"The second reason that it makes no sense is that, whilst proximity to the PEH may be good to get to work, it is not ideal when it comes to access to goods and services. It is not part of the main,  or local, centres after all.

“Deputy Leadbeater made a comment about inheriting the numbers of agency staff. This was somewhat disappointing as I can say that the last Committee reduced the number of agency nurses to such an extent last term that we ended up with wards with no agency nurses thanks to the hard work of our officers and the loyalty of our permanent and bank nurses. I am not blaming the current Committee for the levels we have now – COVID and Brexit have clearly had an effect. Of course they have. However, the numbers – 144 is the latest I’ve been advised - are totally unsustainable, with HSC over £1.5m over budget to date as a result, and there needs to be a concerted effort to bring these levels down. As I said in response to Deputy Dudley-Owen in the earlier debate, we need to do far more to grow our own. The numbers graduating from the Institute are embarrassingly low, making it an incredibly expensive programme to run. We can and must do more and I hope ESC give it the attention it deserves.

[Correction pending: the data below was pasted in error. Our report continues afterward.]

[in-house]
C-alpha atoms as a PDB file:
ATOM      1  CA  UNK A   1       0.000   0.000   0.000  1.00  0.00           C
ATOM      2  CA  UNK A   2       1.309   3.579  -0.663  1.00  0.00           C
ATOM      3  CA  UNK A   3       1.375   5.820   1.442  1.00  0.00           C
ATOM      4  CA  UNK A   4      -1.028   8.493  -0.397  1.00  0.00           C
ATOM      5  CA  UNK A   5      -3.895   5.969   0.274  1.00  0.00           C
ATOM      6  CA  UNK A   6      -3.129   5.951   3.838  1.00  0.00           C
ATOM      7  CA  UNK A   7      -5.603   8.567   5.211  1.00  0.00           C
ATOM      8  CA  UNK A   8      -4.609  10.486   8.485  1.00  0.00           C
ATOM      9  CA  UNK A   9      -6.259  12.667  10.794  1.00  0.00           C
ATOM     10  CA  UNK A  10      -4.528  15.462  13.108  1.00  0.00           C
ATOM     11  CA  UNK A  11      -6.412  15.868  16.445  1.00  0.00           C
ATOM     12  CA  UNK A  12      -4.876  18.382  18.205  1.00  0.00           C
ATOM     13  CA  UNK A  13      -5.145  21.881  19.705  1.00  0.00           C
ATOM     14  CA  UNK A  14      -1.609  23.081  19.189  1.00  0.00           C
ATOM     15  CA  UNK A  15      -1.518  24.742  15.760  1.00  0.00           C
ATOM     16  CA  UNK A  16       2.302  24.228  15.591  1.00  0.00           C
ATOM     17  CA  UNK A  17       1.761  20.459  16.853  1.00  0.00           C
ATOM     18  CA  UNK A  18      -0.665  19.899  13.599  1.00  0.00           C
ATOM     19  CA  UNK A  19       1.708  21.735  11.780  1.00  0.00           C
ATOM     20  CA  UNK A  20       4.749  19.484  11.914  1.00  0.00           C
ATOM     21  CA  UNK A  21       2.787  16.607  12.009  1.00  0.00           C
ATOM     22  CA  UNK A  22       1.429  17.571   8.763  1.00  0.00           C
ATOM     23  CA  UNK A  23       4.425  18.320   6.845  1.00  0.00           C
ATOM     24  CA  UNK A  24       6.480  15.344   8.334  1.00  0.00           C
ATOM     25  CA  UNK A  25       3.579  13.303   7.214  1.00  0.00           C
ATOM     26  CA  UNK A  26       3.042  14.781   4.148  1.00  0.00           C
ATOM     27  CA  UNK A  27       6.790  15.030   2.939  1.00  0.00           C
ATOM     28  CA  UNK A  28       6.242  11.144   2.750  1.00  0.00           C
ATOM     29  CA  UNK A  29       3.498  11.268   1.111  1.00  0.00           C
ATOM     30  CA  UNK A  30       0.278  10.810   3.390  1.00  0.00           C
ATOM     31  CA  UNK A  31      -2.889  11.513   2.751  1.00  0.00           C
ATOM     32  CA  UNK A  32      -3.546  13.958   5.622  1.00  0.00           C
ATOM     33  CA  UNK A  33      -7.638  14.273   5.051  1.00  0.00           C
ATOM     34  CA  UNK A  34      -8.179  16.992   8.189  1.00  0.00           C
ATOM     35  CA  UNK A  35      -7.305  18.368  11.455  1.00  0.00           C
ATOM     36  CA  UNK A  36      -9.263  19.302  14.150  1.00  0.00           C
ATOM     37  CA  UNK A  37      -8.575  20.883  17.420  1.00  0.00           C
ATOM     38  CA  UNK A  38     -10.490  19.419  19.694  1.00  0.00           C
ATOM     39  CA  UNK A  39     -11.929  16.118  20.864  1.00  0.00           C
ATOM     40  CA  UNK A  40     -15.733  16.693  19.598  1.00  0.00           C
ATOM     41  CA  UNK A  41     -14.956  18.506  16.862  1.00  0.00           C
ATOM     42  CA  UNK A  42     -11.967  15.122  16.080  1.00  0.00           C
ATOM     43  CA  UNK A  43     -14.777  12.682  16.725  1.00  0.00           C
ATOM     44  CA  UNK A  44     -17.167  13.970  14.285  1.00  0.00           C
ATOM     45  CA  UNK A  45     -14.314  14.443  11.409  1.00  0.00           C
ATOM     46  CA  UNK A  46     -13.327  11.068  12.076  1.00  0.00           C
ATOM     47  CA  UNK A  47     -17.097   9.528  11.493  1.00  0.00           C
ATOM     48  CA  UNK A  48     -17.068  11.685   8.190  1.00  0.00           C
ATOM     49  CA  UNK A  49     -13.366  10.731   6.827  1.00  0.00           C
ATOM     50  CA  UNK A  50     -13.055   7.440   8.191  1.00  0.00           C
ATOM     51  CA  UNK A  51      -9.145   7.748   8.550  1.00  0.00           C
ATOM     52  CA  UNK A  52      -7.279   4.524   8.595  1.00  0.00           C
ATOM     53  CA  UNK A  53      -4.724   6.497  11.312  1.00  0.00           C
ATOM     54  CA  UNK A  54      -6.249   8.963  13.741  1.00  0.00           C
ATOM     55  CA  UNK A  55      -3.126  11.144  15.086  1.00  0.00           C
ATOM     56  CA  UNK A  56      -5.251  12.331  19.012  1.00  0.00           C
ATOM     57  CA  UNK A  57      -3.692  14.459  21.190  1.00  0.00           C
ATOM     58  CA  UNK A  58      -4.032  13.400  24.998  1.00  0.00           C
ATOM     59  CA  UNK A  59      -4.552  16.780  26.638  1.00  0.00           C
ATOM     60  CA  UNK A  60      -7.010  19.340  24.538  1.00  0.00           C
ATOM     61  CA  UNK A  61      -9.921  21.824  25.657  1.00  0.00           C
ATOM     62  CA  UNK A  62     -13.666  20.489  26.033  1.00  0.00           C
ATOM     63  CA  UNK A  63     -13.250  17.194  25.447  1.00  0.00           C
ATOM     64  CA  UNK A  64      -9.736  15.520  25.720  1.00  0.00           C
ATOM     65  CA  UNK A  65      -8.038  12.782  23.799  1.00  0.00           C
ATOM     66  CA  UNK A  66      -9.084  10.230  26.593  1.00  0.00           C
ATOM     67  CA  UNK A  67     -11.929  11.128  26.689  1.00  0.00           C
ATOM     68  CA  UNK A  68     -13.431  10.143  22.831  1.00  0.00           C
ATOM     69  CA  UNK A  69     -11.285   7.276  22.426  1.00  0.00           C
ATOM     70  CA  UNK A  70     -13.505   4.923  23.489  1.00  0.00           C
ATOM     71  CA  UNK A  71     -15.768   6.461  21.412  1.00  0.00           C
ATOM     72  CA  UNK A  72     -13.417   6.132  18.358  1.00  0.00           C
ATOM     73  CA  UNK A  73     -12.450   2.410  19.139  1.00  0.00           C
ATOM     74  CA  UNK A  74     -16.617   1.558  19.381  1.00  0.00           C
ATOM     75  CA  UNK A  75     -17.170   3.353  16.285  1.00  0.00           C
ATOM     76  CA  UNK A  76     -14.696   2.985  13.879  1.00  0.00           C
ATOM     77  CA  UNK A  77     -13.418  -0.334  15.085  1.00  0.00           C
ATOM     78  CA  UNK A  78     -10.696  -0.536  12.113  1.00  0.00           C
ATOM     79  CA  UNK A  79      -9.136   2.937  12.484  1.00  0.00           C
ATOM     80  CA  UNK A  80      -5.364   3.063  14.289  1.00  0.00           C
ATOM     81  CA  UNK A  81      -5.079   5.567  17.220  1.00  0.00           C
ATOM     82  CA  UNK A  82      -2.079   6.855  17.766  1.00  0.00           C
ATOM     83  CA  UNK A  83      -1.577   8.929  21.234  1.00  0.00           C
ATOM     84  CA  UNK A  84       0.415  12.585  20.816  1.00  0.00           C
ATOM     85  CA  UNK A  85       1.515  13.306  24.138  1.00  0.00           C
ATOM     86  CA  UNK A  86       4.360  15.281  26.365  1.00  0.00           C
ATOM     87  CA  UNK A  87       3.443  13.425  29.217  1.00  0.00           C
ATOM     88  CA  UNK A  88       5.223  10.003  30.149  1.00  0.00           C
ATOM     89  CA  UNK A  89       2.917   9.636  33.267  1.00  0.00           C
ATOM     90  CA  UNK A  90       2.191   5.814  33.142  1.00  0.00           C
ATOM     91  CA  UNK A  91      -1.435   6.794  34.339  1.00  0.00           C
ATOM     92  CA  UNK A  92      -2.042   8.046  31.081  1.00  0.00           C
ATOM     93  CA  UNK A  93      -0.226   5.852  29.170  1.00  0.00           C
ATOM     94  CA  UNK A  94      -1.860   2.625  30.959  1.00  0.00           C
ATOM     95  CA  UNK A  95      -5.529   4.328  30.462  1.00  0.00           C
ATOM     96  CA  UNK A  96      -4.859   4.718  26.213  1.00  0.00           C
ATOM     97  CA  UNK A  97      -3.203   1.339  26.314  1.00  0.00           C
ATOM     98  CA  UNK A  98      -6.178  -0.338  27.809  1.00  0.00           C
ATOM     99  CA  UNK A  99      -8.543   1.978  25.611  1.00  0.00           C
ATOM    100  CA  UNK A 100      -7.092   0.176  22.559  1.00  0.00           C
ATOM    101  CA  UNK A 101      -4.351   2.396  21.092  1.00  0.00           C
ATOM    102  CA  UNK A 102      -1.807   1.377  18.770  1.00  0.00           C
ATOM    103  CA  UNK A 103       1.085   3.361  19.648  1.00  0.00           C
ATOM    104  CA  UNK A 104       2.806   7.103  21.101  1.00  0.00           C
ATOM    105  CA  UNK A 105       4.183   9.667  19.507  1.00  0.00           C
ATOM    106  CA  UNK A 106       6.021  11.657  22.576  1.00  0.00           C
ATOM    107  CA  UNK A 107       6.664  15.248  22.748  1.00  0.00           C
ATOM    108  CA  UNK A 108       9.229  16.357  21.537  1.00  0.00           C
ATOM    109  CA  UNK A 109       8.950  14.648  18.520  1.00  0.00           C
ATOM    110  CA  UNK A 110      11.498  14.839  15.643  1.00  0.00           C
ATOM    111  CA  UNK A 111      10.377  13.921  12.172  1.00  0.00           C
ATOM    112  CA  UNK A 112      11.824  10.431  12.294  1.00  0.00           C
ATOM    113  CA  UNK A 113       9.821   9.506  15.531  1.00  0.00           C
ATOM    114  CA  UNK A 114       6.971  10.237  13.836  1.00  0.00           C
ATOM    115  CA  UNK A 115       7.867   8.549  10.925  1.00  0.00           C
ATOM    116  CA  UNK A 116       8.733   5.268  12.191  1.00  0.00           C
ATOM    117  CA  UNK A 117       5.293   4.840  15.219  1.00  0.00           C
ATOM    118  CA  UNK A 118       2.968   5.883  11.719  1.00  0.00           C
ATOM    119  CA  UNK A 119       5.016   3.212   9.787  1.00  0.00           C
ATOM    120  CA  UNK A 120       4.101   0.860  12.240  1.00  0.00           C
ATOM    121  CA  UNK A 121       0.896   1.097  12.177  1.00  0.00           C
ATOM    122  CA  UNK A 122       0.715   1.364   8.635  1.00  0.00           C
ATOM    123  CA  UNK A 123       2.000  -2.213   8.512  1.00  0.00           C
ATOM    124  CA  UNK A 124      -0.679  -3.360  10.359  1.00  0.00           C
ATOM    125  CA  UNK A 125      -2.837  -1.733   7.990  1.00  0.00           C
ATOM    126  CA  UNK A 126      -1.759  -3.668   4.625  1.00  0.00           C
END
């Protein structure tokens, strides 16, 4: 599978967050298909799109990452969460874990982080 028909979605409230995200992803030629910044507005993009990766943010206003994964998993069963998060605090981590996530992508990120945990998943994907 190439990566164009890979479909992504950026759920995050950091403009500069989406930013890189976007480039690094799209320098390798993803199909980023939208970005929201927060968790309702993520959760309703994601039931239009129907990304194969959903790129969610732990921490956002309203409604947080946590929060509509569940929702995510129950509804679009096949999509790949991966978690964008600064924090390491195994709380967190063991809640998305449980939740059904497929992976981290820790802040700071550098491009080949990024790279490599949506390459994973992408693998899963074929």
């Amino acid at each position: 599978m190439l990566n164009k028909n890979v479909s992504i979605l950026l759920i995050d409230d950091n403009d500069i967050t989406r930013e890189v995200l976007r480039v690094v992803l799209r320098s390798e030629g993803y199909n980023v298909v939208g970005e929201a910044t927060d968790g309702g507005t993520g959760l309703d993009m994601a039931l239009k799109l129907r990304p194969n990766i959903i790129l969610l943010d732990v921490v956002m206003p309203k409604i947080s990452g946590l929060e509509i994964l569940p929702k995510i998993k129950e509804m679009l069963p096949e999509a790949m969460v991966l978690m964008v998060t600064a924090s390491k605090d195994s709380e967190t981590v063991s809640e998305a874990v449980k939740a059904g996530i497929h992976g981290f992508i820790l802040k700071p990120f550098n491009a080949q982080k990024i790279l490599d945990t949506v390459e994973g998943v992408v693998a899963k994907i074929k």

“Now, the requerants do not believe there is an absolute necessity to build at the PEH campus but, if it is believed essential, then an alternative would be the Duchess of Kent site. It did score well in the appraisal but has been rejected because it will take more than 2-3 years to rebuild. Putting to one side the fact that it is highly unlikely that a building could be put up on the green field in that time period either, given it will take a minimum of 4 months just to get to an Open Planning Meeting, how does getting something in place in 2-3 years solve what is an immediate problem? Why is 2-3 years better than 5, when clearly neither are going to solve today’s issue?